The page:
New Jewish Books Coming in January/February 2023
Your Hearts, Your Scars
by Adina Talve-Goodman (Bellevue Literary Press).
This short, compelling collection of personal essays gives readers a glimpse into the life of a young woman living with a transplanted heart. The daughter of two rabbis, Talve-Goodman was born with a congenital heart condition and received a transplant at age 19. In her writing, she is a sharp observer, funny, grateful and very likeable, who understands deeply that her adult life is tied to the loss of another person.
She recounts young romances, adventures as an editor in New York City, hospital visits, reactions to the scars from her surgery and ordinary encounters that take on significance. Sadly, Talve-Goodman passed away at age 31. Published posthumously, her essays will reverberate in many hearts.
The Absent Moon: A Memoir of a Short Childhood and a Long Depression
by Luiz Schwarcz. Translated by Eric M.B. Becker (Penguin Press)
The author, a prominent Brazilian publisher, writes with striking clarity and courage about his experiences with late-onset bipolar disorder as well as coming to terms with his own family history.
Schwarcz’s story of inherited intergenerational trauma related to the Holocaust may be familiar but his take on the subject is singular, and his spare prose is full of wisdom and beauty. Although depression and bipolar disorder can still rob him of peace and certainty, he is nevertheless blessed with a loving family and a successful career.
by Laura Zigman (Ecco)
The novel’s title is also the name of a neighborhood listserv where local Bostonians list products and services; the narrator, Joyce, privately turns those listings into poems. With empathy and humor, Zigman spins a tale of family and community as she brings Joyce and her older sister, Lydia, both divorced and childless, to live together again in Boston, 30 years after Lydia graduated from college and moved across the country. While the two don’t talk much about another sister, who had disabilities and died at age 10, her memory is a presence. Zigman, the author of several terrific novels, understands sibling dynamics well, and Small World was inspired in part by her own experience of losing an older sister as a young child.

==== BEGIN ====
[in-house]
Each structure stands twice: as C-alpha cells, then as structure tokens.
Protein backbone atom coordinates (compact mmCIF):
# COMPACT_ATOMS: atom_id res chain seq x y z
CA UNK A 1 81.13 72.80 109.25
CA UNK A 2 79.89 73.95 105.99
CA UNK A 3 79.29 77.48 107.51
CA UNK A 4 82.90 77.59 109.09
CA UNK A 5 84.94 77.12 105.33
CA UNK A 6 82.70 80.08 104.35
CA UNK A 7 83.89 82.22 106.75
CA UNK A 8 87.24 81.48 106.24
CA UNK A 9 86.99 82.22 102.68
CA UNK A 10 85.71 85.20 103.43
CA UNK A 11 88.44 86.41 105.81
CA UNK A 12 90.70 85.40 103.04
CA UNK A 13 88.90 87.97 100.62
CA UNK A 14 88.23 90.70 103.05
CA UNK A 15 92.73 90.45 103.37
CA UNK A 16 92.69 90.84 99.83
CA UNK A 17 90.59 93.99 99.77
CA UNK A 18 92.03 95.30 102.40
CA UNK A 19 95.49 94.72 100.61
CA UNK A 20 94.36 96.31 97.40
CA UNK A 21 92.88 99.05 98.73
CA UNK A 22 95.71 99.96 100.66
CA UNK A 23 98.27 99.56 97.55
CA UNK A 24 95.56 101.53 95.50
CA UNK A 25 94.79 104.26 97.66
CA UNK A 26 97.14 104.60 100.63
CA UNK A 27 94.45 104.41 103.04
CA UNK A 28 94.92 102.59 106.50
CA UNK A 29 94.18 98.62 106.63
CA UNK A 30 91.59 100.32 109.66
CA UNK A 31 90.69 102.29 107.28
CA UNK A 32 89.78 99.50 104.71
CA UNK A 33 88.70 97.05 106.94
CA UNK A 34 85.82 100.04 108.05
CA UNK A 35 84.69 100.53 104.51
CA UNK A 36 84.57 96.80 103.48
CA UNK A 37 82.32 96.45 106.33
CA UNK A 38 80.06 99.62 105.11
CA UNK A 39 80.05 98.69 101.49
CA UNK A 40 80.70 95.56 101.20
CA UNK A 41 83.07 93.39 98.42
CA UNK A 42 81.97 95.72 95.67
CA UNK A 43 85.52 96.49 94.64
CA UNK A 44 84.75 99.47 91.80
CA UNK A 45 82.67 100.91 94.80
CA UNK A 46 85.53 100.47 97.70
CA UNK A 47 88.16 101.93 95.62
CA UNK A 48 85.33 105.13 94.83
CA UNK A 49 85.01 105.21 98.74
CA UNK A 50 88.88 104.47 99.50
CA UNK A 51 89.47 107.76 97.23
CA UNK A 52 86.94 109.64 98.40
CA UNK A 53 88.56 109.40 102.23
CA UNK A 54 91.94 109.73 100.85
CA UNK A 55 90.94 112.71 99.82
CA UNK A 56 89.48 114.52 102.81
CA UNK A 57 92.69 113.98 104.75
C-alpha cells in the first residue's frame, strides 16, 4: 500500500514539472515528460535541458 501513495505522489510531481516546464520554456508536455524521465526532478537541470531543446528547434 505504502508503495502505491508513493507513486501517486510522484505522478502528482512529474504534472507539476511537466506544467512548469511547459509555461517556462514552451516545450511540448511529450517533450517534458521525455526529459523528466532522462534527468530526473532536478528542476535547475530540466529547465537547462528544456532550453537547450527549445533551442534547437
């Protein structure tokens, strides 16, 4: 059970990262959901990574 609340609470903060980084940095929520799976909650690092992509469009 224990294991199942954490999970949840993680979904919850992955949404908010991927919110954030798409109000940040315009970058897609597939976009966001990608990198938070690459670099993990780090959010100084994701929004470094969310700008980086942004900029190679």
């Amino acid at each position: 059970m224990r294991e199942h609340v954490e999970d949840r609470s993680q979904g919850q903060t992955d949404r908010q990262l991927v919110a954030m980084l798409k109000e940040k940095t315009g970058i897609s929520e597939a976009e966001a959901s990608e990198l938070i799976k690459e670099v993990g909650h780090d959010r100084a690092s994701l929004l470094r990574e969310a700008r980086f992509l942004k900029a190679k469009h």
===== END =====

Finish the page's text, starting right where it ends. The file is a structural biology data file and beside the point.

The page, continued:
The Red Balcony
by Jonathan Wilson (Schocken)
Wilson’s enthralling work of historical fiction and legal drama opens in Jerusalem in March 1933. The novel revolves around the trial of the killers of Haim Arlosoroff, a leader of the Jewish community in Mandate Palestine who was assassinated in Tel Aviv, and Ivor Castle, the Oxford-educated British Jewish attorney called in to assist in the defense.
With rich period detail, Wilson, the author of eight previous works, including A Palestine Affair, captures the ambiance and intrigue of the place and era. Layered among the conflicts between Jews, Arabs and the British are themes of ethics, identity and justice as well as great romance and sex.
My Last Innocent Year
by Daisy Alpert Florin (Henry Holt).
This debut novel is an evocative portrait of campus life in the late 1990s, when college senior Isabel Rosen finds both her voice and a path toward to self-understanding and adulthood. The only daughter of the widowed owner of a Lower East Side appetizing store, she must finish her final semester at a fictional private New England college, while navigating the sometimes messy issues of sexuality and consent, independence and ambition.
Sandee Brawarsky is a longtime columnist in the Jewish book world as well as an award-winning journalist, editor and author of several books, most recently of 212 Views of Central Park: Experiencing New York City’s Jewel From Every Angle.